Meanwhile, foreign ministries around the world are making urgent calls to their embassies in Israel: "Who is Yair Lapid?". International TV networks are begging for an interview with him. So really, who is Yair Lapid? Seemingly, everyone who lives in this country and sees TV and reads the papers here knows exactly who he is: a TV personality and the son of a TV personality, a politician and the son of a politician, member of a second generation in the creation of new political parties from scratch. And yet, how did this man we all knew become suddenly such a glittering and dazzling star?
Many commentators have noted the link with the social protest movement of the summer of 2011, the hundreds of thousands who went out into the streets and chanted "The People Demand Social Justice!" and after a few months faded away as if they had never been. And now, so we are told, they emerged and came to the polls, and it was Yair Lapid who managed to channel their protest into his brand of electoral politics protest. In fact, it would be more accurate to say that Yair Lapid gave an expression to a very specific facet of that protest.
Already at the time itself there were two distinct trends, two competing narratives in the Social Protest Movement, and both could be discerned in the leaflets distributed at the tent encampment on Rothschild Boulevard and in the placards carried in the mass demonstrations and the divergent speeches delivered from the podium.
There were demonstrations and protesters who spoke on behalf of "The People", an abstract concept perceived as including just about everybody: Ashkenazis and Mizrahis, Jews and Arabs, left-wingers and right-wingers, peace seekers as well as settlers, students and academics and high-tech enthusiasts together with hard-pressed manual workers earning less than the minimum wage - everybody except the handful tycoons at the top who suck everybody's blood, and the government of tycoons' lackeys. It was demanded that these tycoons be heavily taxed, and the money used to fund an Israeli Welfare State, high-quality social services and education and health for all.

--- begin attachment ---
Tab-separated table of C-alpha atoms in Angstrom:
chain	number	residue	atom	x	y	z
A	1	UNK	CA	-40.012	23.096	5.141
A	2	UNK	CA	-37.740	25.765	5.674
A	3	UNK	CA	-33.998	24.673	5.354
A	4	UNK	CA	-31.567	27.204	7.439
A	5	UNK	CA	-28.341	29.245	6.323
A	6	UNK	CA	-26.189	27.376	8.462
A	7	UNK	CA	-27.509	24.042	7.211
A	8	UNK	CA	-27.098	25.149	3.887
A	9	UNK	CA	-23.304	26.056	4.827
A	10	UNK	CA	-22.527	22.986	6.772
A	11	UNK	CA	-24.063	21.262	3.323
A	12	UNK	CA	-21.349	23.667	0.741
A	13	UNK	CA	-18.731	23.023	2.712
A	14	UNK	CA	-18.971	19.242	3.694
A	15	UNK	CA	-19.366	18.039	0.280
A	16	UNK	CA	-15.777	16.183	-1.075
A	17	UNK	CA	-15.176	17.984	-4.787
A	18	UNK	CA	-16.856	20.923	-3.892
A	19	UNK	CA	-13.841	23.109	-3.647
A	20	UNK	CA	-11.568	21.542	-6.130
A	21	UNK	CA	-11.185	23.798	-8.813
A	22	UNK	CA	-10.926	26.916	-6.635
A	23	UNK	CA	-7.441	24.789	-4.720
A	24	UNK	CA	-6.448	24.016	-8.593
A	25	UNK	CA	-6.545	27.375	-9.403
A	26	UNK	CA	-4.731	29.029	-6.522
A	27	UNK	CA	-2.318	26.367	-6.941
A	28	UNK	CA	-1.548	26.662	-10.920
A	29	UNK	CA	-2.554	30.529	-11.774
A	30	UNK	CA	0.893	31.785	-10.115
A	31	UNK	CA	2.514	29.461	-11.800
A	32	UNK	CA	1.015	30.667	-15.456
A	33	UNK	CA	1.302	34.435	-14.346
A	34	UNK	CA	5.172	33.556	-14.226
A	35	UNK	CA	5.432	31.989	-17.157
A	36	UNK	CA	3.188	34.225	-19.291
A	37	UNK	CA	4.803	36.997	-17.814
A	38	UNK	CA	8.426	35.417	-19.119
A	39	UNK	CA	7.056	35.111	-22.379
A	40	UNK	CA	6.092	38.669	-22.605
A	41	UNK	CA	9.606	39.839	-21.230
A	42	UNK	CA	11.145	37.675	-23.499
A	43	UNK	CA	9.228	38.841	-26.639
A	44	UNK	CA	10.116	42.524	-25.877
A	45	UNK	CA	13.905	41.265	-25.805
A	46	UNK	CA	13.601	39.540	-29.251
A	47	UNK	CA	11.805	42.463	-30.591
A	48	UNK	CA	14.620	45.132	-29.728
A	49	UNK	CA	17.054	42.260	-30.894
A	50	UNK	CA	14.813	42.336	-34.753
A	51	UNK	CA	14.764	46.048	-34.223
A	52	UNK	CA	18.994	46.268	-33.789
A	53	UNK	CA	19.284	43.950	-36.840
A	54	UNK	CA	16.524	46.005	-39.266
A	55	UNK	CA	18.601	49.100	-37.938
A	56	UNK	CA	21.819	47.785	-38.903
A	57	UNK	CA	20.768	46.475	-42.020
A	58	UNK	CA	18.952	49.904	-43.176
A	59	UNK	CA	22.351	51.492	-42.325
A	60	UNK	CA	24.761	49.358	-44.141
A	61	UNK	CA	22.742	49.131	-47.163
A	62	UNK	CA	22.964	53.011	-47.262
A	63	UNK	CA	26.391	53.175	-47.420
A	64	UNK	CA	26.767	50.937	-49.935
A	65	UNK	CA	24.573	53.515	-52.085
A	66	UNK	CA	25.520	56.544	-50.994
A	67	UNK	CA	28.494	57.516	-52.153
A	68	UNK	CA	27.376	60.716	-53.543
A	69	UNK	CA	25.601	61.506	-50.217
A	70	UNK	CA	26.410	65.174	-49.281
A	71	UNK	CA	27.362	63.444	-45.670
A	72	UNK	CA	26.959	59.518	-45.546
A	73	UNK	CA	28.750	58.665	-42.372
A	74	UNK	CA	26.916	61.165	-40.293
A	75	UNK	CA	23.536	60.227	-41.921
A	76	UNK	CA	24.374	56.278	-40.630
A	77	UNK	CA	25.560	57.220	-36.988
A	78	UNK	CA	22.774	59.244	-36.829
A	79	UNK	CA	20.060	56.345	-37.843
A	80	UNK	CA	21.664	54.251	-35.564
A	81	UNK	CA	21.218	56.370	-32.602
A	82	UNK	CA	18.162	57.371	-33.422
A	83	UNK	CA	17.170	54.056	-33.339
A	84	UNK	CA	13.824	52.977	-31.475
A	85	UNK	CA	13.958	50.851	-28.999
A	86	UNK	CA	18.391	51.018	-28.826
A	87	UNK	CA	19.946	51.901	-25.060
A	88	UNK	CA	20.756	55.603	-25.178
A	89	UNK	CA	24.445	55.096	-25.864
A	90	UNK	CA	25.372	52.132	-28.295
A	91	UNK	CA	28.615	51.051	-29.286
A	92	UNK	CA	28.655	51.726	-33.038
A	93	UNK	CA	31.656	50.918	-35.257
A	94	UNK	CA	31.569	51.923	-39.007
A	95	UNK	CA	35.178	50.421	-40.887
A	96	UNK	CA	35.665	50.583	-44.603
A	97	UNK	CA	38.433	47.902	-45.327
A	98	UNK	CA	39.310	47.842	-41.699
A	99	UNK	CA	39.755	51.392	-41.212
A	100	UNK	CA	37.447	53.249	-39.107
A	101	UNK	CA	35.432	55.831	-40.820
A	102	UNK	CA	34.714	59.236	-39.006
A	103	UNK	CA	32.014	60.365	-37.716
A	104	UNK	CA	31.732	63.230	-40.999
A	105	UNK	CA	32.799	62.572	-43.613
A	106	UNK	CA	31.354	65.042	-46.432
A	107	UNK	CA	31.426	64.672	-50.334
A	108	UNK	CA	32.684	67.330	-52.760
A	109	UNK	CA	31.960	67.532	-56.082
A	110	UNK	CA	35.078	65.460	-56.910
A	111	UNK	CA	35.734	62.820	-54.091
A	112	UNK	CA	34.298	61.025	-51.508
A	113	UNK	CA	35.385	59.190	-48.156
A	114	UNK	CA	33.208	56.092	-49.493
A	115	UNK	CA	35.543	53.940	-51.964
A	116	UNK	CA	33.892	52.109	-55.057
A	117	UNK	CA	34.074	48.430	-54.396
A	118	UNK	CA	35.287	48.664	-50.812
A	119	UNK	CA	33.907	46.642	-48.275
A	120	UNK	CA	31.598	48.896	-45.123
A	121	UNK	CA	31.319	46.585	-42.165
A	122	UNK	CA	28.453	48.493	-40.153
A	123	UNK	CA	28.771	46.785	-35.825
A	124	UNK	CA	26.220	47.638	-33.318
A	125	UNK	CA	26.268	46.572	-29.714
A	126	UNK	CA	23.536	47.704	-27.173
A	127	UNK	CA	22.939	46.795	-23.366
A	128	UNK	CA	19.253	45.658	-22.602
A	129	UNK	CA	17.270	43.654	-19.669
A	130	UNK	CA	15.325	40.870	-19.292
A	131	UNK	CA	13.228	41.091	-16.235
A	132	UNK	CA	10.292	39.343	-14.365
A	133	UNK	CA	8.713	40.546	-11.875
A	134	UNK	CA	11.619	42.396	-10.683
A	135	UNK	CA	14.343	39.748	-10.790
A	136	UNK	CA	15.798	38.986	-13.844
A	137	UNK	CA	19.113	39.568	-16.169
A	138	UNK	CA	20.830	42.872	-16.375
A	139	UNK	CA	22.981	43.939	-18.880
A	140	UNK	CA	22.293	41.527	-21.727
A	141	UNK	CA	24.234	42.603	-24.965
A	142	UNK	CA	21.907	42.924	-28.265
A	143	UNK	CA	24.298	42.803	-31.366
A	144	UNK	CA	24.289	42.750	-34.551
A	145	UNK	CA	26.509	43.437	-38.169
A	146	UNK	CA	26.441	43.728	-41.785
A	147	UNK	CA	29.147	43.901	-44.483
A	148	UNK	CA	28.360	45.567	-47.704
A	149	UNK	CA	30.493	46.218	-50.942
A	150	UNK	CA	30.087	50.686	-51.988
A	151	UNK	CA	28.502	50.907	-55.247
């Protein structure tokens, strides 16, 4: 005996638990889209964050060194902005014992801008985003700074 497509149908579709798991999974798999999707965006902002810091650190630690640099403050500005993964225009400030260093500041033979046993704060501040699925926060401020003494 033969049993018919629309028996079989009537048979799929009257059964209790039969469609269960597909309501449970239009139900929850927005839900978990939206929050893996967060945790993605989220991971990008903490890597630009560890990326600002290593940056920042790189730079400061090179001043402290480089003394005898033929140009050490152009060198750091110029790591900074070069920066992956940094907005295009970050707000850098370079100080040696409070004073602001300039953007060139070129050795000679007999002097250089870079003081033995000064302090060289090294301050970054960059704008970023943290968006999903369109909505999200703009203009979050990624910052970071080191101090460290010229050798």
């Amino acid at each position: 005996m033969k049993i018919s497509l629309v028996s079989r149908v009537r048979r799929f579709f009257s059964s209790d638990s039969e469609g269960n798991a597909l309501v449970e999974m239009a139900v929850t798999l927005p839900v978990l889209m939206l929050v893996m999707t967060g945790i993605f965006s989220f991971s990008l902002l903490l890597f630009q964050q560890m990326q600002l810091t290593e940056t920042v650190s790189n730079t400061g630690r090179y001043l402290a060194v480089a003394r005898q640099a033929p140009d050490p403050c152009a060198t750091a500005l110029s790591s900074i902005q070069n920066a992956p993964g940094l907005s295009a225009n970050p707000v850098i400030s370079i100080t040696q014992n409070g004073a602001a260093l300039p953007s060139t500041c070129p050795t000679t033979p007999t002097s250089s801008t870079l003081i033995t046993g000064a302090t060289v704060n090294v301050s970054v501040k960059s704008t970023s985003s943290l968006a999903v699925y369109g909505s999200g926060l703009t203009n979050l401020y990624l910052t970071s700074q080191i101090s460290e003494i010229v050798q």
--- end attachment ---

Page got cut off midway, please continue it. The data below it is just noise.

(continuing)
This was the banner taken up by Shelly Yachimovich of the Israeli Labor Party. With great perseverance and conviction, she hoped that this would prove the way to break the traditional boundaries of the Israeli political system and bring into the Labor Party fold masses of impoverished traditional Likud voters who, more than anyone else, have an interest in a Welfare State and strong social services. A nice idea which just did not materialize. The breakthrough did not occur, right-wing voters in the slum neighborhoods and development towns did not cross the lines, and in this week's elections the Labor Party gained votes only in the same places and among the same social layers which have always supported it . Far too little to sustain Yachimovich's dreams of achieving a political overturn.
But the protest movement of summer 2011 also had a different current. Those who spoke on behalf of "The Middle Cass" - also a term which is vague and difficult to define. A frequently heard joke expresses well the spirit: "In this country we have one third of the population who work, and one third who pay taxes, and one third who serve in the army - the problem is that it is always the same one third...". In fact, this is aimed especially at the ultra-Orthodox who, it is asserted, do not work and do not pay taxes and do not serve in the army, a deadweight under which the Middle Class in groaning. And this spirit was expressed by talented television presenter Yair Lapid. His late father Yosef (Tommy) Lapid had started once a party which dealt wit much the same issue.